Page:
Each week that I’m able to grab vegetables from the garden, I’m grateful for having the tiny space. If you’ve been around here, then you know that it’s not always this way. Some mornings I’m rushing to get to work and struggling to find time to water the plants and make sure I’m staying on top of the weeds. Tonight, I came home to an empty apartment and went to the garden to grab a few pieces of kale for tonight’s dinner.
I was stooping over the plants the other day and had my forearm resting on my knee while the other hand was pulling out the weeds – just like my granddad. There was dirt under my fingernails and everything smelled like a mixture of metal and cilantro. I called my sister and asked her if she remembers him this way: stooped over in the garden with his forearm resting on his knee, eating half the strawberries he picked for dinner. I could hear her laughing on the phone, she knew the image well – could smell the warm dirt and sweat in the hot sun. I’m glad that I have her to tether my memories and make real the things that exist in my head.
Tonight, I came home to an empty apartment. It was just me, the plants, and a heaping mound of kale. I took my camera to the garden and snapped a few shots of the plants. Believe it or not, this has been painful for me. Stepping outside the box and doing something unexpected – answering the questions of other gardeners and neighbors as I’m standing in the garden with my camera.
I know that otherness is so much more pronounced from different vantage points, but I can feel it creeping up in my body like an old ghost. When you grow up gay in the forest, otherness becomes the thing that defines you, but at some point in your life you have to settle into your skin and make friends with the things that make you, you. That’s what I’ve been trying to do these days – to get out of my own way.
Sometimes I settle into my old ways, thinking all my ego work is done. Not long after that, I’ll find myself comparing, seeking external validation, and looking outside myself for happiness. Seeing our delusions is one of our greatest challenges. The garden helps me cut through the things that make me feel small and it helps me focus on the process. After all, isn’t all of this process.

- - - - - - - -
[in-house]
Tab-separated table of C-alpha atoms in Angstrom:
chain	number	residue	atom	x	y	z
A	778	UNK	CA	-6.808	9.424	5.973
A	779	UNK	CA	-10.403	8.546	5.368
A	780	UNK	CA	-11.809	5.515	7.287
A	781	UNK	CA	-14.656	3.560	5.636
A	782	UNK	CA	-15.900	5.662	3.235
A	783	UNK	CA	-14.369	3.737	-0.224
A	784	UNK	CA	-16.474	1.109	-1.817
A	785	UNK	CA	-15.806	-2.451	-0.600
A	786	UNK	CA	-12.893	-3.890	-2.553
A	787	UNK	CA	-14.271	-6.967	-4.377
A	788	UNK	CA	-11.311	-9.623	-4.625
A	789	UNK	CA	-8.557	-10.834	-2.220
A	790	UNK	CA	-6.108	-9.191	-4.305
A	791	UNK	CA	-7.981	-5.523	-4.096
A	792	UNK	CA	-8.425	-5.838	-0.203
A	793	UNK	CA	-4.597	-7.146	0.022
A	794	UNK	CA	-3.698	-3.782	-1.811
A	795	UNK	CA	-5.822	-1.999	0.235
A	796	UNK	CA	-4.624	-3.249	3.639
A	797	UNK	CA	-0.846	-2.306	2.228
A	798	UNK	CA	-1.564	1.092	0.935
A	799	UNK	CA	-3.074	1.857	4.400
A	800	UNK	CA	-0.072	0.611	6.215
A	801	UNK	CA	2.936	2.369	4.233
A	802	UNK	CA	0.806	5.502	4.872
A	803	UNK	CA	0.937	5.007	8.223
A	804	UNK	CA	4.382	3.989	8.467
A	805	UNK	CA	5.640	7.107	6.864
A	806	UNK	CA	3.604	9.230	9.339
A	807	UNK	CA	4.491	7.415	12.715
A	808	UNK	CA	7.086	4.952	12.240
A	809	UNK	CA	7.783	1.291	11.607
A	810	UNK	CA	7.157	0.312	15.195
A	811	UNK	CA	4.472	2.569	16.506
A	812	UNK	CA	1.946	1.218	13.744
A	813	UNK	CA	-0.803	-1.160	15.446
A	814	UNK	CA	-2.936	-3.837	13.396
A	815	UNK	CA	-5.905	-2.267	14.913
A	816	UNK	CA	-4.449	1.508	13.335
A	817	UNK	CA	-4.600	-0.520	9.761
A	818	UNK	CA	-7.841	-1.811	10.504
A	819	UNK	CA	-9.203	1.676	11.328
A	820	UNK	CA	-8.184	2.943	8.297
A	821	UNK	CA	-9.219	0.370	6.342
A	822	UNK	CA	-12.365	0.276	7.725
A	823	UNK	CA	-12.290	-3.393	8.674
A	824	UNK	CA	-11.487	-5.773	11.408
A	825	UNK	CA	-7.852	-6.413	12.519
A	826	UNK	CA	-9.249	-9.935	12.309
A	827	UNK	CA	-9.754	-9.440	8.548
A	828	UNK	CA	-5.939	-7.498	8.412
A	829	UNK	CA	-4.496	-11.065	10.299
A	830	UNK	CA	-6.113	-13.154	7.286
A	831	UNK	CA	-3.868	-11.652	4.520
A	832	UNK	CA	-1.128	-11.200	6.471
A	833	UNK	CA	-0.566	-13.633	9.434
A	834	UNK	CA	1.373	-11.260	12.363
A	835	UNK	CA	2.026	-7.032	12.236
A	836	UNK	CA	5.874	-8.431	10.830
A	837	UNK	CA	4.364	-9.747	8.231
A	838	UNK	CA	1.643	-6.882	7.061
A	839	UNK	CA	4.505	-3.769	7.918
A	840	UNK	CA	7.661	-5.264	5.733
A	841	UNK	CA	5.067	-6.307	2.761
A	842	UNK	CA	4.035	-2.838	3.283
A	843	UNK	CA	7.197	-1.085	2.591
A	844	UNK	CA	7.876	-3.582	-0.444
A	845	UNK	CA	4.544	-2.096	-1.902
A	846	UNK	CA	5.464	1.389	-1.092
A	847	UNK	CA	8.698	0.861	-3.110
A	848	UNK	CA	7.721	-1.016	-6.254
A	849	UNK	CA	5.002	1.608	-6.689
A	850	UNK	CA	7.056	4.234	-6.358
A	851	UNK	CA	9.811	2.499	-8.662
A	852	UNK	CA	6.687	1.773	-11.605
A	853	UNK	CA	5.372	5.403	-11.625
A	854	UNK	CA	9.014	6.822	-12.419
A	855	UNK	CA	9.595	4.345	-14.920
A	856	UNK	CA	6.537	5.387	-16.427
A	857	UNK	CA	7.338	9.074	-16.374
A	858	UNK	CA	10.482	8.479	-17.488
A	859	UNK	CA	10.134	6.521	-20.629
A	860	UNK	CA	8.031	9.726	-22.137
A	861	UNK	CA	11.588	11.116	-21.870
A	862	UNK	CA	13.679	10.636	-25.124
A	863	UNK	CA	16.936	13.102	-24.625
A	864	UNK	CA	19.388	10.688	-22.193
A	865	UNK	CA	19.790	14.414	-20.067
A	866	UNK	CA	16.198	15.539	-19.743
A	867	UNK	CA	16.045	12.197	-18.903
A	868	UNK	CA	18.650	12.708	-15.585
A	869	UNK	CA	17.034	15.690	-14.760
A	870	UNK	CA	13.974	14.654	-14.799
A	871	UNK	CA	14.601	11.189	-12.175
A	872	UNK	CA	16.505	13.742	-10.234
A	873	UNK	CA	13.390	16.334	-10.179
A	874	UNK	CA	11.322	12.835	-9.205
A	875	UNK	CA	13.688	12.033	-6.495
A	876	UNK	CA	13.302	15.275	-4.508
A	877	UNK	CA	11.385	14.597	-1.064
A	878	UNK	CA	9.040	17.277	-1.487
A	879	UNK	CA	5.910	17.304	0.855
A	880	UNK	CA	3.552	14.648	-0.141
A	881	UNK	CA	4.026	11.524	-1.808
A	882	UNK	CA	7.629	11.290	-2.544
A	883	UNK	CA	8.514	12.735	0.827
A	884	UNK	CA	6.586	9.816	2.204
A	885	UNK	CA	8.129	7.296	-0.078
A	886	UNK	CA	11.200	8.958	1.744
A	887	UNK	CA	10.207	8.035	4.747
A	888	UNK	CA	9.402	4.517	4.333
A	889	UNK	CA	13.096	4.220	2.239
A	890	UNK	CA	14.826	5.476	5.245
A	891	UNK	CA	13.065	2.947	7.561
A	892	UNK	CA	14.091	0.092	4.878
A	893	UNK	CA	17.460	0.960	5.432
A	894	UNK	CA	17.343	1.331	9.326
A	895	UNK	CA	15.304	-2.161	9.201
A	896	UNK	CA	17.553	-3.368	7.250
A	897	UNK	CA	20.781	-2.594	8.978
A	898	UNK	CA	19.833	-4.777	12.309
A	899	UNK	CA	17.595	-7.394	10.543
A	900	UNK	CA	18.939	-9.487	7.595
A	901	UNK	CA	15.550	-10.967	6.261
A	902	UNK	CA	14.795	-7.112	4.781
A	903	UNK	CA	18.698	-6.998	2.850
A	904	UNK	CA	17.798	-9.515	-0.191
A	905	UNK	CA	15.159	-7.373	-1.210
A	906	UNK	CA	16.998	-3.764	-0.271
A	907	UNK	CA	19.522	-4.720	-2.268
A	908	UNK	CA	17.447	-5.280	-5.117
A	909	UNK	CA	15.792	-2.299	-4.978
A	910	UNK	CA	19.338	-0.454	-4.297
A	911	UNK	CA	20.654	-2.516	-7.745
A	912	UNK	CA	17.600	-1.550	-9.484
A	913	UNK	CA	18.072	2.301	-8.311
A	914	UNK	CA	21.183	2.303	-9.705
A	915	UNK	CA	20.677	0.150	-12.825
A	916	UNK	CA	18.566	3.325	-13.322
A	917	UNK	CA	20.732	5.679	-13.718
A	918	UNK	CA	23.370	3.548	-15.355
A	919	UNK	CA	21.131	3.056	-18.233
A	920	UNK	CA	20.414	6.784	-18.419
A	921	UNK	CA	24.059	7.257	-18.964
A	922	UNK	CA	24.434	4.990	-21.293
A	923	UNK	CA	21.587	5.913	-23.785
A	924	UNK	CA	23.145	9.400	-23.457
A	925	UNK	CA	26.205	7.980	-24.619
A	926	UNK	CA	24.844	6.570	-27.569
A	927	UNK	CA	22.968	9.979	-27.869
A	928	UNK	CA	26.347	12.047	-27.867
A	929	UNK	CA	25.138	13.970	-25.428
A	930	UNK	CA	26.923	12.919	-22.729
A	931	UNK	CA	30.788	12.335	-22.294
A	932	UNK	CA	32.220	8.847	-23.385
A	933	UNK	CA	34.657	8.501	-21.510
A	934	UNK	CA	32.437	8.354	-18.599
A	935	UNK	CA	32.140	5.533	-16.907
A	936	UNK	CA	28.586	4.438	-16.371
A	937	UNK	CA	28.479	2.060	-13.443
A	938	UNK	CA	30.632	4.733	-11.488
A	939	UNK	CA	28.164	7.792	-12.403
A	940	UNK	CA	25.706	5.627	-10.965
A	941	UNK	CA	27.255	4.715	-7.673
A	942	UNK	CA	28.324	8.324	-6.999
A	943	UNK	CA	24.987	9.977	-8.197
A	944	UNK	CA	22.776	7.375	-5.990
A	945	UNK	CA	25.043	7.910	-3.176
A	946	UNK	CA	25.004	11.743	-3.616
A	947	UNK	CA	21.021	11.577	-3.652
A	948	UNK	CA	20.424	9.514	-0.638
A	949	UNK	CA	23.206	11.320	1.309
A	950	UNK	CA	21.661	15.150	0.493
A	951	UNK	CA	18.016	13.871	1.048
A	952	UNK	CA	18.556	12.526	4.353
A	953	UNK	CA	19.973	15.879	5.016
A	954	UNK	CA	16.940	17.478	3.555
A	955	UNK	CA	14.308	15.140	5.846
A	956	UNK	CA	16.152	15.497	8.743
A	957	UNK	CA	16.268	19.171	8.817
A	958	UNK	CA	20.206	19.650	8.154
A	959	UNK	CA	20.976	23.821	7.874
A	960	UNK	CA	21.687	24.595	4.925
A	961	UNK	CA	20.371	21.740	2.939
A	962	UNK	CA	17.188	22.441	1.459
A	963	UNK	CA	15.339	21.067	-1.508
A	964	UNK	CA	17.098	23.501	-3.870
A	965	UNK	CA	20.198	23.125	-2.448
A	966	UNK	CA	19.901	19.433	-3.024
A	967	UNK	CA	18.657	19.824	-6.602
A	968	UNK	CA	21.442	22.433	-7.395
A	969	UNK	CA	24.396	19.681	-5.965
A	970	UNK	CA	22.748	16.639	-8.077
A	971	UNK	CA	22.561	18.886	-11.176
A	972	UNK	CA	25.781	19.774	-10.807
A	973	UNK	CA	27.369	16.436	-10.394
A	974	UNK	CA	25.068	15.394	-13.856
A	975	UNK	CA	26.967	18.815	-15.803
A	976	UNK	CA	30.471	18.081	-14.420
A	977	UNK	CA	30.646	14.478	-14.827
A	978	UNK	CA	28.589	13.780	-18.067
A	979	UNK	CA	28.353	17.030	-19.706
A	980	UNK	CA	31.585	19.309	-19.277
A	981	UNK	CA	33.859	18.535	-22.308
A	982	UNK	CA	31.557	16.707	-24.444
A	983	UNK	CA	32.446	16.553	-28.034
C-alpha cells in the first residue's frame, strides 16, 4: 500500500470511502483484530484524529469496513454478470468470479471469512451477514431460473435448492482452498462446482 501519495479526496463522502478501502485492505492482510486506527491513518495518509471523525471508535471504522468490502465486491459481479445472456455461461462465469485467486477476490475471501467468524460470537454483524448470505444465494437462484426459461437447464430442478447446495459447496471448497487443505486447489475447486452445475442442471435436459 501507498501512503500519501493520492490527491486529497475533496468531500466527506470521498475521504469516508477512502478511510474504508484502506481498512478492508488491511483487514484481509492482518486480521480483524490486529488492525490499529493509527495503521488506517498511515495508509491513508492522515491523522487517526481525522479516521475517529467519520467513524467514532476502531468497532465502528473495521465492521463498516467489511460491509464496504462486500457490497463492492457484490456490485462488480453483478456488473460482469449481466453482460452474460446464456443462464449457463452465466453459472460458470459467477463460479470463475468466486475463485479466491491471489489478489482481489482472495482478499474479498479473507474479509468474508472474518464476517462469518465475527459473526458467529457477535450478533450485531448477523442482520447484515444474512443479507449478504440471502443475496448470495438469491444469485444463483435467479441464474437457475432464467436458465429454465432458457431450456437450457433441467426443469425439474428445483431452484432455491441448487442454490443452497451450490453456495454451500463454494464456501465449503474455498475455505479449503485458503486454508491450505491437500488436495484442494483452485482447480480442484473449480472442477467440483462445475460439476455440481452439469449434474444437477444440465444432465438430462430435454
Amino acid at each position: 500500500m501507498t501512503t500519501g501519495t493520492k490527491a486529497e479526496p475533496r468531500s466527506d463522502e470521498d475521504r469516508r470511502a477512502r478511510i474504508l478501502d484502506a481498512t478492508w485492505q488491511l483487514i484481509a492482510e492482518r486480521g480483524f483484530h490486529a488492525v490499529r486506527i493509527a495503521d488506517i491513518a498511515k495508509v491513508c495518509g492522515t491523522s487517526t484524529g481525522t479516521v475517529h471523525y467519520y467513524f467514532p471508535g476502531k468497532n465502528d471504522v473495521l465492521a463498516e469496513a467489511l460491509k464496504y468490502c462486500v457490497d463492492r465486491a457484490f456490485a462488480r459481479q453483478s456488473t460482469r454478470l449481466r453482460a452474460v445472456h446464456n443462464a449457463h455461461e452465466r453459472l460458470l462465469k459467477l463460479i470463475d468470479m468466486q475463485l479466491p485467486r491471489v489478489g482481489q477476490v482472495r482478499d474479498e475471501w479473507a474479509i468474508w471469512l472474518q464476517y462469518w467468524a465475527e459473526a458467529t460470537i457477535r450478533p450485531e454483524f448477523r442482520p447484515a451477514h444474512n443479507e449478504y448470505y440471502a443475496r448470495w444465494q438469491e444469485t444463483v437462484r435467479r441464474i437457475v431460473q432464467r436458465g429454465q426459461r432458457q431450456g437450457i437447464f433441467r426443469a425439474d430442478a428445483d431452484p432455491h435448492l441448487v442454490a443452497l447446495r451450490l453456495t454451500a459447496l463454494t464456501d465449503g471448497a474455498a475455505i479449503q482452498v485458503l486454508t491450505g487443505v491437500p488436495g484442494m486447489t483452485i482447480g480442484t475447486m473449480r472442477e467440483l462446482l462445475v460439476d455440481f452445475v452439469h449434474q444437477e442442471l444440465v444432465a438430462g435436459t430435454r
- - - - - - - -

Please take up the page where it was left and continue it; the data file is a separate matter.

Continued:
Warm Kale & Lentil Salad w/ Maple Sesame Ginger Sauce
I find that summer is the perfect time to indulge in salads. The greens are fresh from the garden and I can have endless cold or warm salads, depending on the temperature for the night. The Tuscan kale has been growing like wild in our garden, so this recipe was inspired bywhat’s in-season – or by what is taking over the garden. This warm salad is perfect for stormy New England days when you feel the mix of summer fever and winter nesting. The fresh greens are light, but the sweet carrots and smoky shiitake mushrooms provide this recipe with some heartiness that can be enjoyed with a glass of wine – or your favorite summer drink.
Prep Time: 15 min | Cook Time: 30 min | Serves: 2-3
2 tbs olive oil
2 carrots, peeled + chopped
½ sweet yellow onion
1 large bunch Tuscan kale, coarsely chopped
1 cup lentils
3 cloves garlic
4 cups vegetable broth or water
1 cup shiitake mushrooms, thinly sliced
3 tbs toasted sesame oil
2 tbs soy sauce
2 tbs tahini
1 tbs maple syrup
½ lemon, juiced
1 inch fresh ginger, peeled + grated
- In a large cast iron skillet or saucepan, warm 1 tbs olive oil over medium heat. Add carrots, onions, and season with a pinch of salt and pepper. Saute until the onion is lightly brown and caramelized, roughly 12-15 minutes. Add chopped kale and cook for 3-4 minutes, or until leaves are tender. Remove the ingredients from the cast iron skillet and saucepan. Set aside.
- In the same cast iron skillet or saucepan, mix lentils, garlic, and vegetable broth. Bring to a boil and reduce to a simmer for 15-20 minutes, or until lentils are tender.
- Meanwhile, in a separate small saucepan, warm 1 tbs olive oil over medium heat. Add shiitake mushrooms and heat for 2-3 minutes on medium heat, or until crispy and brown on one side. Flip the mushrooms and cook for another 2-3 minutes, crisping the other side.
- Drain the lentils in a colander. Return to the cast iron skillet or saucepan with kale mixture.
- To prepare the dressing mix together sesame oil, soy sauce, tahini, maple syrup, lemon, and ginger. Pour over the warm salad before serving.